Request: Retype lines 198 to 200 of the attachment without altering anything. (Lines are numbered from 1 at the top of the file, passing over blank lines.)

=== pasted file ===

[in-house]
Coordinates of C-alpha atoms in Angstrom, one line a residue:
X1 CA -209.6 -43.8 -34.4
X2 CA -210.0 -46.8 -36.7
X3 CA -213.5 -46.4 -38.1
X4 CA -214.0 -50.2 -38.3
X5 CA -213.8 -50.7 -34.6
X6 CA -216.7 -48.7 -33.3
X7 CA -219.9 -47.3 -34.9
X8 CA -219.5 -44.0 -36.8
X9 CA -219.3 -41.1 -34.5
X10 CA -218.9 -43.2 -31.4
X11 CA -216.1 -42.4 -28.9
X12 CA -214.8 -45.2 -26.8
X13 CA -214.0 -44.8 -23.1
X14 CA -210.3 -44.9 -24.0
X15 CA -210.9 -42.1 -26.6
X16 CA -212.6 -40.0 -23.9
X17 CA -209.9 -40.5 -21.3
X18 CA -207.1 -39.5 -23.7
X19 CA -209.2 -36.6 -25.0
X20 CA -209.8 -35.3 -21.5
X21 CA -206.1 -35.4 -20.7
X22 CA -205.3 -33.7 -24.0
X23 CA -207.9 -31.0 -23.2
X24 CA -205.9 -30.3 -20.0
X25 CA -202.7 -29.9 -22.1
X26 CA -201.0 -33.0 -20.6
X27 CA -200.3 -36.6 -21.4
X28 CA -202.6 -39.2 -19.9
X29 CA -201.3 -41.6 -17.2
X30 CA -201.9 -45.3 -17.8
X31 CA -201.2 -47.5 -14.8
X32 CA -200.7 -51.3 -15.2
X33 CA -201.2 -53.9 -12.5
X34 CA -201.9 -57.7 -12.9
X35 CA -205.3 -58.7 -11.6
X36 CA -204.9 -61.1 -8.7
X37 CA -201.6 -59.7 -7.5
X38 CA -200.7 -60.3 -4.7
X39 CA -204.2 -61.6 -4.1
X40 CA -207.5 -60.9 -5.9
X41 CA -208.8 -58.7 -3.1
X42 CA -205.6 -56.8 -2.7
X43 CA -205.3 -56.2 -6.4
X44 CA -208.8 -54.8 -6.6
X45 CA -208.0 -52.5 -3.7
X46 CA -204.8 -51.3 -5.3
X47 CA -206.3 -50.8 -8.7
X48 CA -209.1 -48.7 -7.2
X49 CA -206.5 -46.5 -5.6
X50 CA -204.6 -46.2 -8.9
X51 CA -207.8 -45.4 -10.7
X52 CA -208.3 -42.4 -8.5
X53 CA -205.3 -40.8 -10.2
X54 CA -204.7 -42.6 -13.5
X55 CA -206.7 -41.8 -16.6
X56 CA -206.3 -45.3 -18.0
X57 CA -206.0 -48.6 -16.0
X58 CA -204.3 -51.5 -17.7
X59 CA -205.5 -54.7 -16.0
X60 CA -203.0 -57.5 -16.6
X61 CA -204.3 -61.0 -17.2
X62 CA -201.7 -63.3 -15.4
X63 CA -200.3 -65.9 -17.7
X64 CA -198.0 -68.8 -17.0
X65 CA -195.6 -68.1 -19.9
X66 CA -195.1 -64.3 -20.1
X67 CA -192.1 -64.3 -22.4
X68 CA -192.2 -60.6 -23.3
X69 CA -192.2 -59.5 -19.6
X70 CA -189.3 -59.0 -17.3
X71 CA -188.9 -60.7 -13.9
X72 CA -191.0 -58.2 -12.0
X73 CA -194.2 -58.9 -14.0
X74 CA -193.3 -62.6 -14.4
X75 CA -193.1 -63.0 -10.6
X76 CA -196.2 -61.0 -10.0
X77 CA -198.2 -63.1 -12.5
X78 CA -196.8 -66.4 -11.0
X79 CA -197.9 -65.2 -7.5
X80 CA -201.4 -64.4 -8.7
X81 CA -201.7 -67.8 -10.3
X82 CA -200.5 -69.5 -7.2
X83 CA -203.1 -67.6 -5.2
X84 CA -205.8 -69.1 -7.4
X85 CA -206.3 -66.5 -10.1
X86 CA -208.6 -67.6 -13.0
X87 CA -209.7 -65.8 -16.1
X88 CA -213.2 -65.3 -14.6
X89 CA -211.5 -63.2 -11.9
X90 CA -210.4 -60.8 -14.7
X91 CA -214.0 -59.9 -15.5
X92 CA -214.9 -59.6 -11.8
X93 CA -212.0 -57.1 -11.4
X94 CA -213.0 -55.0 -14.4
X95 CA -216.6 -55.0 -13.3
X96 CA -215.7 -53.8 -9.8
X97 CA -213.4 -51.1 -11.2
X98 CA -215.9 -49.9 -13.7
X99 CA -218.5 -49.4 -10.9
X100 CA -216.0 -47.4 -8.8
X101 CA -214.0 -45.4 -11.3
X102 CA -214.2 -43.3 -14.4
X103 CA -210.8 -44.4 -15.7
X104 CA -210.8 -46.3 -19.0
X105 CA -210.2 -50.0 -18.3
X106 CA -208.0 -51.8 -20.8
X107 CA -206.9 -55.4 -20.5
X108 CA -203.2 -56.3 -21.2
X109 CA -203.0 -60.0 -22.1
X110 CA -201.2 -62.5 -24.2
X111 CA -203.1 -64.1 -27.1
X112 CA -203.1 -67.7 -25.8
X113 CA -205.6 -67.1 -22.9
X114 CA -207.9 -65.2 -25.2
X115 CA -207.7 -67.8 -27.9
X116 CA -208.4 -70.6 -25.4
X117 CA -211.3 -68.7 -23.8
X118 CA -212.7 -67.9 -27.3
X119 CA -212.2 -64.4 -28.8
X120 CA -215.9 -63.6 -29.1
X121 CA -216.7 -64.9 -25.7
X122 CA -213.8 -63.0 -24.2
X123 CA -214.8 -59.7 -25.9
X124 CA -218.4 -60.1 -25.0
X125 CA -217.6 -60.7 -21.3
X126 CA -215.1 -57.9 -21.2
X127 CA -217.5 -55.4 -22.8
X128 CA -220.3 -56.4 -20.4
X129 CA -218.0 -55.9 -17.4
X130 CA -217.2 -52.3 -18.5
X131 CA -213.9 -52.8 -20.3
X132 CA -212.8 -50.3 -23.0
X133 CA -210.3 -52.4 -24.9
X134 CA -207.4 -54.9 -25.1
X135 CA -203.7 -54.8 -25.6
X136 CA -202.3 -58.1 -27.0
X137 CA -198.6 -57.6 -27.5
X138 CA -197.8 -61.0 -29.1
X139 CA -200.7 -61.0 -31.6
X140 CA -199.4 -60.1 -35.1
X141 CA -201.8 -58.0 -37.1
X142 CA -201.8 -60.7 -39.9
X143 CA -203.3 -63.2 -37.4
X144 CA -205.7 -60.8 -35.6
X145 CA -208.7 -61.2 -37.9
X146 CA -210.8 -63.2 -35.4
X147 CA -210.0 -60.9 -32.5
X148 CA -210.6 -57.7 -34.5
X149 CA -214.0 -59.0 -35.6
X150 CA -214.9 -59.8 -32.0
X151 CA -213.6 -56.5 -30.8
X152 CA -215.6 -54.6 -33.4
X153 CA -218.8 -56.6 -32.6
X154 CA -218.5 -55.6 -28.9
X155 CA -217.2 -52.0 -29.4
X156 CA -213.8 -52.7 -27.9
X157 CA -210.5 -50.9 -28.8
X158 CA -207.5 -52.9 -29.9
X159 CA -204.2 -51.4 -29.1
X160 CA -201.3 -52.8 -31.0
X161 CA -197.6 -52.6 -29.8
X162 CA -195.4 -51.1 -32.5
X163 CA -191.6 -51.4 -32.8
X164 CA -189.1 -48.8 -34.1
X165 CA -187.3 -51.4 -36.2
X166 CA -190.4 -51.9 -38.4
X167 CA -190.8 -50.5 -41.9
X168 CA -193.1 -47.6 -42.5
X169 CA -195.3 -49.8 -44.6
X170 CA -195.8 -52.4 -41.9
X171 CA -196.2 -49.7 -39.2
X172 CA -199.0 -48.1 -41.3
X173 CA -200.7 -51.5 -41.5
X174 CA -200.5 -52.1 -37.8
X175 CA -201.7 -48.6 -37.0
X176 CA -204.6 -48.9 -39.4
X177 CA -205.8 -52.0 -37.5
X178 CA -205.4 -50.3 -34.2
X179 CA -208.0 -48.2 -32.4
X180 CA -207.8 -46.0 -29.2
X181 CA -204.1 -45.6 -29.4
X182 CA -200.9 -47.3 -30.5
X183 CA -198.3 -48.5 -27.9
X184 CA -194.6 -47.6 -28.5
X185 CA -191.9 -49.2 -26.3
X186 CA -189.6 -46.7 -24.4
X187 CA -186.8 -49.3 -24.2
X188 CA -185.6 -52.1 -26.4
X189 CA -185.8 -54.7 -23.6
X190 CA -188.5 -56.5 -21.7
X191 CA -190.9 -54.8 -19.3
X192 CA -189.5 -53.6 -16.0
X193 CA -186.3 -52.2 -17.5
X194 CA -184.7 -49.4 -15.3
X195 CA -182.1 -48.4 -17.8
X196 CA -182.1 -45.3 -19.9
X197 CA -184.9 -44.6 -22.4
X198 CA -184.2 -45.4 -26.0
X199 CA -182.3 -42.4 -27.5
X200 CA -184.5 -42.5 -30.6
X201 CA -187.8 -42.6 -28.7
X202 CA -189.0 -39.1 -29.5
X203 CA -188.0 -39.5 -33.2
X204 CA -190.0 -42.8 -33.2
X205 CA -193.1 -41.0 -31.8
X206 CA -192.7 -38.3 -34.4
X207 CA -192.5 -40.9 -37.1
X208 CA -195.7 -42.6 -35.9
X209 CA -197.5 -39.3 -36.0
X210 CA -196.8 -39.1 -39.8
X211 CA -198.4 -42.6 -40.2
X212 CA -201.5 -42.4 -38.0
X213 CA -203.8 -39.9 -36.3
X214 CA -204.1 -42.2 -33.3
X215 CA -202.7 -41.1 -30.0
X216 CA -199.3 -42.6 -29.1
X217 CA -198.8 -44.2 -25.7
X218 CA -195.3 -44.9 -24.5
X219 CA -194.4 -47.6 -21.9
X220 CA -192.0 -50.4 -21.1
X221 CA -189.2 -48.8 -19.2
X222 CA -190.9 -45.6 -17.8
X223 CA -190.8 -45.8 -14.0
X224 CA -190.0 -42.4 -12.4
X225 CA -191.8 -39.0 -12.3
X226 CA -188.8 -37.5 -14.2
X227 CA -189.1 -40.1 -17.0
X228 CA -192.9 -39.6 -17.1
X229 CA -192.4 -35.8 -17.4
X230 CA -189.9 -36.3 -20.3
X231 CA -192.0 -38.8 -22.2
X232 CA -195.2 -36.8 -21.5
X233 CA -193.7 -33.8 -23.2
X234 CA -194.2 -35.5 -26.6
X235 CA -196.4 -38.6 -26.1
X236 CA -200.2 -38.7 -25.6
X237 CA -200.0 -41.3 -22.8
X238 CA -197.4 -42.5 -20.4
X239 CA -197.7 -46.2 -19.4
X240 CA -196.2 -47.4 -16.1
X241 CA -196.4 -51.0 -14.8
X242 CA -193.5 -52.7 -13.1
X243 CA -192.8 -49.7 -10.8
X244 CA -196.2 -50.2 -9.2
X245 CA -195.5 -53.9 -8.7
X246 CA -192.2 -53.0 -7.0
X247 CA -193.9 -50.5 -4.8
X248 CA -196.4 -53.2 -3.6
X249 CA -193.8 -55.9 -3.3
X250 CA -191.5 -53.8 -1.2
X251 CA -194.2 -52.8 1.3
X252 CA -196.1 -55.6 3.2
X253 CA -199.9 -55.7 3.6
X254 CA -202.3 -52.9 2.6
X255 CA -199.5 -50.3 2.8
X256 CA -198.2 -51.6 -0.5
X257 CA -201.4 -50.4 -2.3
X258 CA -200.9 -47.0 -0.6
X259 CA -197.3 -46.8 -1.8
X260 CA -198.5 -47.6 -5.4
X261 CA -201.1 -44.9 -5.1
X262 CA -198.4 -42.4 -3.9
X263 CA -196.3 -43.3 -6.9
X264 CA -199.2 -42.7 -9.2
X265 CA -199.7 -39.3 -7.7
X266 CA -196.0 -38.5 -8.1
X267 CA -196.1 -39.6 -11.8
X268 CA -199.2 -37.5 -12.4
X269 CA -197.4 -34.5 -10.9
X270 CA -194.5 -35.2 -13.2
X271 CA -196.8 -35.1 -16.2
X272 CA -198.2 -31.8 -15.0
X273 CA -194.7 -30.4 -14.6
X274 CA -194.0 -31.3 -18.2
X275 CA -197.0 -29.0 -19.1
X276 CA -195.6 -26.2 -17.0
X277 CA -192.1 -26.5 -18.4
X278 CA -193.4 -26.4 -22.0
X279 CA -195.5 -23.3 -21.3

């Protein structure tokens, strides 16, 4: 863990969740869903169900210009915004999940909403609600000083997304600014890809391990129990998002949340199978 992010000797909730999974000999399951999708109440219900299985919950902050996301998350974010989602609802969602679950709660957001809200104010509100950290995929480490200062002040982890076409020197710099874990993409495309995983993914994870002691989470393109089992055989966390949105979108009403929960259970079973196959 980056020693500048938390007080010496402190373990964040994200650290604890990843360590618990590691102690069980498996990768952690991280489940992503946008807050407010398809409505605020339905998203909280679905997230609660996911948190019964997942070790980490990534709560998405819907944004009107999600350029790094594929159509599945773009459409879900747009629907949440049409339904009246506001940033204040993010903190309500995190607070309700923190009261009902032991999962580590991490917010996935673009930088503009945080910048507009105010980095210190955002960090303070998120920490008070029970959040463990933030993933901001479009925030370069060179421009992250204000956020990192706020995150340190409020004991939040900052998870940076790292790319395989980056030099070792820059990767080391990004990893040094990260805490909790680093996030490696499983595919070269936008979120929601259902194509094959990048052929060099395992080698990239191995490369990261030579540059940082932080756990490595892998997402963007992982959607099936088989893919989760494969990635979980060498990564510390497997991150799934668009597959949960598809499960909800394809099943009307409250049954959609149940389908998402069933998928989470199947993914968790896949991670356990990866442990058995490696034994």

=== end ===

X196 CA -182.1 -45.3 -19.9
X197 CA -184.9 -44.6 -22.4
X198 CA -184.2 -45.4 -26.0